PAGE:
Today, we live in a culture that encourages too many people to openly voice their ill-considered opinions on some topic or another. Social media and the Internet in particular encourage this sort of banal form of communication and egotistical promotion of sense of self.
Thus, it is refreshing to come across a physical publication that contains some considered and authoritative commentary on some less popularist aspect of literature than the usual diet of horror, fantasy or erotica.
The Myth of the Enlightenment by poet and visionary Frederick Glaysher is a collection of essays that articulate his belief in the possibilities of a global, post-modernistic society based upon religious values that are acceptable to both the East and the West.
The book opens with an essay on the religious beliefs of the poet John Milton (1608–1674) and in particular of Milton’s pamphlet ‘Of True Religion’. This extends into a personal discourse on the nature and role of religion in society.
There then follows an essay on Leo Tolstoy (1828–1910), who was a writer with whom the author admits to having a deep and abiding interest.
Like Milton, who was a firm believer in the concept of universal religion, Tolstoy is surprisingly revealed as someone with deep spiritual interests and Glaysher records how the Russian novelist experienced a deep spiritual crisis following the completion of his epic ‘War and Peace’ from which he emerged to study philosophy.
Continuing with an assessment of Tolstoy, Glaysher describes in his next essay the circumstances surrounding his own introduction to the Russian writer—one that occurred whilst he was studying at university. He focuses this essay upon Tolstoy’s ‘Hadji Murad’ and the subjects connection to a Sufi group that was an offshoot of Islam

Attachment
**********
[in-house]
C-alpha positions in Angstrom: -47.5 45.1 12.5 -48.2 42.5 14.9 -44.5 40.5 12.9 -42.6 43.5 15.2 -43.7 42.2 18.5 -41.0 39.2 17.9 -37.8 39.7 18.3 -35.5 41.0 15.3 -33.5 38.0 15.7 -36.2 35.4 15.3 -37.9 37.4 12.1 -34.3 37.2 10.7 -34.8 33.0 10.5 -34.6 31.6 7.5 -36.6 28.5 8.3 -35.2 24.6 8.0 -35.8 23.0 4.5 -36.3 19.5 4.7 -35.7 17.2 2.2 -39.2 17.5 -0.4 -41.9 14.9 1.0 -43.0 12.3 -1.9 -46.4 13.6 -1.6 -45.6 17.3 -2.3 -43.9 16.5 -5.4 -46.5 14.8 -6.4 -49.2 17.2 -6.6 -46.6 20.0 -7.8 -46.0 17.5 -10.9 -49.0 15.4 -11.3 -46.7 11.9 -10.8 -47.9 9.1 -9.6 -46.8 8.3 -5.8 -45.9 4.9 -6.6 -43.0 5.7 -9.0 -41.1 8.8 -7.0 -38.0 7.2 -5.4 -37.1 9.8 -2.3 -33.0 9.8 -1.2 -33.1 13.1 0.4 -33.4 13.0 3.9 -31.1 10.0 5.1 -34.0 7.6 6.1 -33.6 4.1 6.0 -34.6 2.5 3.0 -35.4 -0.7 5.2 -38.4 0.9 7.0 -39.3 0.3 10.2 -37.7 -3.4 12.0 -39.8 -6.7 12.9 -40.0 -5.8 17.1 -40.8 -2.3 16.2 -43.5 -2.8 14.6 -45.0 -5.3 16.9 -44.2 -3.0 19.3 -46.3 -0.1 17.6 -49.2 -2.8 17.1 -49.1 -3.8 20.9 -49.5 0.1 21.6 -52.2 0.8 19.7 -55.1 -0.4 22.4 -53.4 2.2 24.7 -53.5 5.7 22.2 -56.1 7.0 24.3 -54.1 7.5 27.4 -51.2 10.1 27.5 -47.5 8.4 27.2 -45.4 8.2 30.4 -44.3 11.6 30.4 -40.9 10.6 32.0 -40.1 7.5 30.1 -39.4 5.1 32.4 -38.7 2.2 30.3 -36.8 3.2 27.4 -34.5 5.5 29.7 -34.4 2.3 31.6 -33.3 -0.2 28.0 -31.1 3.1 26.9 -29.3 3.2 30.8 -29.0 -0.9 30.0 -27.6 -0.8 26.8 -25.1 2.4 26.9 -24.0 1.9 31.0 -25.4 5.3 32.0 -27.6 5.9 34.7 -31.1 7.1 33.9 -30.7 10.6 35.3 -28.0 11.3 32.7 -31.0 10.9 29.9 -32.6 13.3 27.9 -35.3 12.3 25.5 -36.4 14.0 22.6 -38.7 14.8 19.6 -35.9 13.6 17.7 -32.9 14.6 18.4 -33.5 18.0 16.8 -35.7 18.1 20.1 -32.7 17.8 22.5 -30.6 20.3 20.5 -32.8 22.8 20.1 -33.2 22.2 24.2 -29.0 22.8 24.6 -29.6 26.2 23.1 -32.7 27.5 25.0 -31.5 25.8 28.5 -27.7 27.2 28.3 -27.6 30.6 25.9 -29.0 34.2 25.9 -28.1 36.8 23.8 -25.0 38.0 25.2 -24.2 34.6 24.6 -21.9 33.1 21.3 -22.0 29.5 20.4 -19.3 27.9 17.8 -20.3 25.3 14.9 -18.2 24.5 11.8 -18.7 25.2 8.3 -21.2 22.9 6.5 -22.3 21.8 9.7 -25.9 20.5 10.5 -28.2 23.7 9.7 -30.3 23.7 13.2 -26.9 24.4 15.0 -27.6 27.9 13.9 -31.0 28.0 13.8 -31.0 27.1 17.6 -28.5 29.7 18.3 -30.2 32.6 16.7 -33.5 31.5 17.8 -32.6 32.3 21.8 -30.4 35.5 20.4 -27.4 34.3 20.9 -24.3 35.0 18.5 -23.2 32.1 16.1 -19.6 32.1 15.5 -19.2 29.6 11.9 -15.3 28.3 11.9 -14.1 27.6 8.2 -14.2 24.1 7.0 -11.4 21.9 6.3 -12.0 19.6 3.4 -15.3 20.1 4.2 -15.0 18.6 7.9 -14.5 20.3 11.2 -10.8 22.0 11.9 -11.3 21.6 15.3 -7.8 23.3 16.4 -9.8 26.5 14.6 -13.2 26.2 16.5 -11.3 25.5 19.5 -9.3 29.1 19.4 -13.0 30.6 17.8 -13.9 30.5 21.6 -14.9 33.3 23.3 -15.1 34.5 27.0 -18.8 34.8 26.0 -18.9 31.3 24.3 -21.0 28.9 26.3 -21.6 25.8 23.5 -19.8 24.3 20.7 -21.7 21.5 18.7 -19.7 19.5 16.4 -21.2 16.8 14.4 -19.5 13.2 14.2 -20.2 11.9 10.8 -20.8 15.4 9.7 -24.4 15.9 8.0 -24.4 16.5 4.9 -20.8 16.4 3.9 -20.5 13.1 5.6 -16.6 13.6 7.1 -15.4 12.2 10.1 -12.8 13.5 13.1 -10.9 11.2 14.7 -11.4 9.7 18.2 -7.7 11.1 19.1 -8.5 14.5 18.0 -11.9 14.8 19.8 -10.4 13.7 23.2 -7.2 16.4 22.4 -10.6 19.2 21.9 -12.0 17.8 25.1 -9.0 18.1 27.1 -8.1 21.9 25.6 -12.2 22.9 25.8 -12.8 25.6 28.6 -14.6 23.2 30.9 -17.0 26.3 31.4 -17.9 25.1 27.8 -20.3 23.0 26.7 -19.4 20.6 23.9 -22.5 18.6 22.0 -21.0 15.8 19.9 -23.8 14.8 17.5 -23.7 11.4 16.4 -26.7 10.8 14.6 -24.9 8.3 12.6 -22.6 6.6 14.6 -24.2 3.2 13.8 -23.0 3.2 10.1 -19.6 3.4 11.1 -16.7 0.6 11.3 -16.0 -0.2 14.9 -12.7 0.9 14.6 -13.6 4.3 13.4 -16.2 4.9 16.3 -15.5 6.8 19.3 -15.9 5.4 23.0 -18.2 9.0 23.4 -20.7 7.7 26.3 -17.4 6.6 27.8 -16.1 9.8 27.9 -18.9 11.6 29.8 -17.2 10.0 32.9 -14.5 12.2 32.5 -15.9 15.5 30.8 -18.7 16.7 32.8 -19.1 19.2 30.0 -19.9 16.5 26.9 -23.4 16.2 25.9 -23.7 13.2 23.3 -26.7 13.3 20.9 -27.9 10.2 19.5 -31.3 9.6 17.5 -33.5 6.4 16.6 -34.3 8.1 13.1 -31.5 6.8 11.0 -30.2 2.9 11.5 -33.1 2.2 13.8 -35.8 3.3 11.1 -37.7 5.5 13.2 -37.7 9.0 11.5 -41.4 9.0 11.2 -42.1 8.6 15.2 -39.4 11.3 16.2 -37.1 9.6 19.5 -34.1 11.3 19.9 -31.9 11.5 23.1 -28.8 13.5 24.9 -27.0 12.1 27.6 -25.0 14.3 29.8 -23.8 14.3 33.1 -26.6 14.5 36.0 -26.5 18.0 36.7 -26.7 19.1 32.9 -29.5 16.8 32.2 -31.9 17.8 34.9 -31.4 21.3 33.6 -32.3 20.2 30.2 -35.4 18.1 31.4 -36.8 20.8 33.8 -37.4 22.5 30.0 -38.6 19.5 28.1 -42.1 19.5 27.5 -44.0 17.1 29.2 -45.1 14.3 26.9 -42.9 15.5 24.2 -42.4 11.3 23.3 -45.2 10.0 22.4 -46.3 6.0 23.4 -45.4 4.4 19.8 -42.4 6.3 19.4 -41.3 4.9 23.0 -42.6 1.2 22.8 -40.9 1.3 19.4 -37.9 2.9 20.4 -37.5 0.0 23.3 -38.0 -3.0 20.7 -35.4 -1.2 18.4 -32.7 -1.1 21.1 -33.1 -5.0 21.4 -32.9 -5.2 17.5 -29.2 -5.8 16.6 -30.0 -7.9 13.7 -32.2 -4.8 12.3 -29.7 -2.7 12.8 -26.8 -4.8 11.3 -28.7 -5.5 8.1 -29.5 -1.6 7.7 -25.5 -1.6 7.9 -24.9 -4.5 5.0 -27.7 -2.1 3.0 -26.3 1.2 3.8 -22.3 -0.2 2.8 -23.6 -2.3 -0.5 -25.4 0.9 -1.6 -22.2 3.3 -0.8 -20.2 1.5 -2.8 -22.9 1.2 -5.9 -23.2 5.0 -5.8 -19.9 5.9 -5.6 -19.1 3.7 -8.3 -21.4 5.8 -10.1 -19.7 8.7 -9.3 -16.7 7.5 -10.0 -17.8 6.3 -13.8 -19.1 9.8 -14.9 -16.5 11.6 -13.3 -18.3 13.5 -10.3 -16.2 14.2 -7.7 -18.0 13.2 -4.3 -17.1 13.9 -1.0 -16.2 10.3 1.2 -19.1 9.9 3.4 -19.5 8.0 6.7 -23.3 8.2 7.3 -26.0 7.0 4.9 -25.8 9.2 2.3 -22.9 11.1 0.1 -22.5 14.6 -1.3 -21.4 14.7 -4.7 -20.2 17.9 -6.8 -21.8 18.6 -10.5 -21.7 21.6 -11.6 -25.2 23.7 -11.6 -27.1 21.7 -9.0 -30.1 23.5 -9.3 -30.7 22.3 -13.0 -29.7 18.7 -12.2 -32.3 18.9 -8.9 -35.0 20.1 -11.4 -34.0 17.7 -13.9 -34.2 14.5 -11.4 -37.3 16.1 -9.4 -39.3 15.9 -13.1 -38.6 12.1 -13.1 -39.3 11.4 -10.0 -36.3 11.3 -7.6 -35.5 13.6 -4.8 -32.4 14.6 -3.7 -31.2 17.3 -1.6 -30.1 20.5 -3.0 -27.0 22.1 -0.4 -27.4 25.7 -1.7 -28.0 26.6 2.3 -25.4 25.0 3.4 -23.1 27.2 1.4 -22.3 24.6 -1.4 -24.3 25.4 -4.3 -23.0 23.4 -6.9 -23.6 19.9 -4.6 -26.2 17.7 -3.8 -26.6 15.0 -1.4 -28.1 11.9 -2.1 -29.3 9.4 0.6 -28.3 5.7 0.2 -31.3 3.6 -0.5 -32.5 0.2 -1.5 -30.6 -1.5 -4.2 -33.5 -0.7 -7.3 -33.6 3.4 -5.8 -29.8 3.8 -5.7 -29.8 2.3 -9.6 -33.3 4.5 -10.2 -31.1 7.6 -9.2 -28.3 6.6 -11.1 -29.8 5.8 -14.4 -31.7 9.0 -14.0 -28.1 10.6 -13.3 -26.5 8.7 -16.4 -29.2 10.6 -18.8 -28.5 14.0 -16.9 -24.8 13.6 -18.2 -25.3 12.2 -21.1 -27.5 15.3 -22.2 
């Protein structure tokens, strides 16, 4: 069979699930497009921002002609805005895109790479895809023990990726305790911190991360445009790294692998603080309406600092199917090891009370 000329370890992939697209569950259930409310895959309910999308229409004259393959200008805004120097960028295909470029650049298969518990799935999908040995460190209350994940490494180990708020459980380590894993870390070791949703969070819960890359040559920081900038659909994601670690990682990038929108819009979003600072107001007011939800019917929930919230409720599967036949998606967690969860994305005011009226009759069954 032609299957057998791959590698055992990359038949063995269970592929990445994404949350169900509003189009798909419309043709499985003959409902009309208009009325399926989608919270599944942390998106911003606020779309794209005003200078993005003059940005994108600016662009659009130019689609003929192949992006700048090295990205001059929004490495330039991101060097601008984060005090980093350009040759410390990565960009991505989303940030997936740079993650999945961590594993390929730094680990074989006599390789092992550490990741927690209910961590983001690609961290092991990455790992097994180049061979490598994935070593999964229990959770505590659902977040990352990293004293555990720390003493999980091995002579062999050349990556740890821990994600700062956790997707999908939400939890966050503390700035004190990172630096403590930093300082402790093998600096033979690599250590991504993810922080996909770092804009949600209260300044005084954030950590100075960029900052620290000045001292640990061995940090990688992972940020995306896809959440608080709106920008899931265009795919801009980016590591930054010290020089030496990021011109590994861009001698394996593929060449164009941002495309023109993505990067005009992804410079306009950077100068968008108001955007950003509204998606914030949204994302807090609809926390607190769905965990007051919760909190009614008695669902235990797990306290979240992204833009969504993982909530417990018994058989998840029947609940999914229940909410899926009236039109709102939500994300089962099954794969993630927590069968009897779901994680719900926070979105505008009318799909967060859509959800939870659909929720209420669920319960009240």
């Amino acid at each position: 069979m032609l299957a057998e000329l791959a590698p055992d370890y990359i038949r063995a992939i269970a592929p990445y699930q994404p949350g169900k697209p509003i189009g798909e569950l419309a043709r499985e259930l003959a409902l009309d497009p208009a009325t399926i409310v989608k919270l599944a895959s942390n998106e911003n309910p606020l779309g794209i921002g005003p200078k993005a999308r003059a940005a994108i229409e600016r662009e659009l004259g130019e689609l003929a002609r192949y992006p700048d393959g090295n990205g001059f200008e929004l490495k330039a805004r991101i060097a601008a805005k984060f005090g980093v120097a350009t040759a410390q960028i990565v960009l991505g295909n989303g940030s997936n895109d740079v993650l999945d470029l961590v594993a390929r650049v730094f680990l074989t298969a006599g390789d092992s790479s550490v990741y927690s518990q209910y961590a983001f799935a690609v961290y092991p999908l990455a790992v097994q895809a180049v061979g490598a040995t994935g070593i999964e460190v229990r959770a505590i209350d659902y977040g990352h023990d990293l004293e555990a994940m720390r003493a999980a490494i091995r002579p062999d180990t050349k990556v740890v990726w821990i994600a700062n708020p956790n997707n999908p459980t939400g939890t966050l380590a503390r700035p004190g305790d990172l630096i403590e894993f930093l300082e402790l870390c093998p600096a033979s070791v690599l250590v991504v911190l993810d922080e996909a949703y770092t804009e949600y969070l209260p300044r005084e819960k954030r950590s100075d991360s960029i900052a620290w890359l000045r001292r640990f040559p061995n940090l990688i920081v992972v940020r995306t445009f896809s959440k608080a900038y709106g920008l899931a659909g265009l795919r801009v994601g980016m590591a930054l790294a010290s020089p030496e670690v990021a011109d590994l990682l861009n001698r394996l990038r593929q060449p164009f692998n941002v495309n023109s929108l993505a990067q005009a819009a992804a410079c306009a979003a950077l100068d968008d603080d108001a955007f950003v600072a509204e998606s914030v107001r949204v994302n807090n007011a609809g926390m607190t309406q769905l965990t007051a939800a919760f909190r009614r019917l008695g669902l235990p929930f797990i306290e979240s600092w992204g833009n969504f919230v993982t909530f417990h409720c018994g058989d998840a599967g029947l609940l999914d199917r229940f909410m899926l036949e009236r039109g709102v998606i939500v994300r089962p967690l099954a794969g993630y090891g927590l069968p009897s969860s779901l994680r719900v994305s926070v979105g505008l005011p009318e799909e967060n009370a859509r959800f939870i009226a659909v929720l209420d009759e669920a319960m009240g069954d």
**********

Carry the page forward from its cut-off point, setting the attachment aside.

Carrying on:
Another poet that was instrumental in the formative years of the authors life was Rabindranath Tagore (1861–1941). It was his poem ‘Reminiscences’ that impacted so greatly upon Glaysher.
In this essay, he cites him as one of the most important global voices of the modern era. He describes as
the W B Yeats of India.
Glaysher’s next essay deals with plagiarism—something that Tagore was accused of but which, as the author points out, was also an aspect of the work of William Shakespeare, T S Eliot and Thomas Mann.
From this point of entry, the author considers the possible positive impact of Eastern spiritual philosophy on the West.
The next essay opens with the author’s personal reflection of Saul Bellows (1915–2005) and his novel ‘Ravelstein’. The essay closes with consideration of the existence of God and the writings of Allan Bloom.
Robert Hayden is also the subject of the next essay in The Myth of the Enlightenment. This time, the author reveals a little more of his own personal life and the poets that have influenced his career decisions.
Glaysher was given the opportunity to study with Hayden at the University of Michigan and he reflects upon the fact that, as a young student, he was particularly struck by Hayden’s confrontation within his writings of injustice and modernity.
Here, Glaysher quotes extensively from Hyden’s own published poetic commentaries on violence and warfare.
Moving on in time, but back in history, Glaysher then shares his opinion of Aristotle (347 BCE).
Here are revealed some of the core influences that forged the concepts behind Glaysher’s own deep desire to compose an epic poem of Aristolian magnitude. The result was ‘The Parliament of Poets‘ (published in 2012).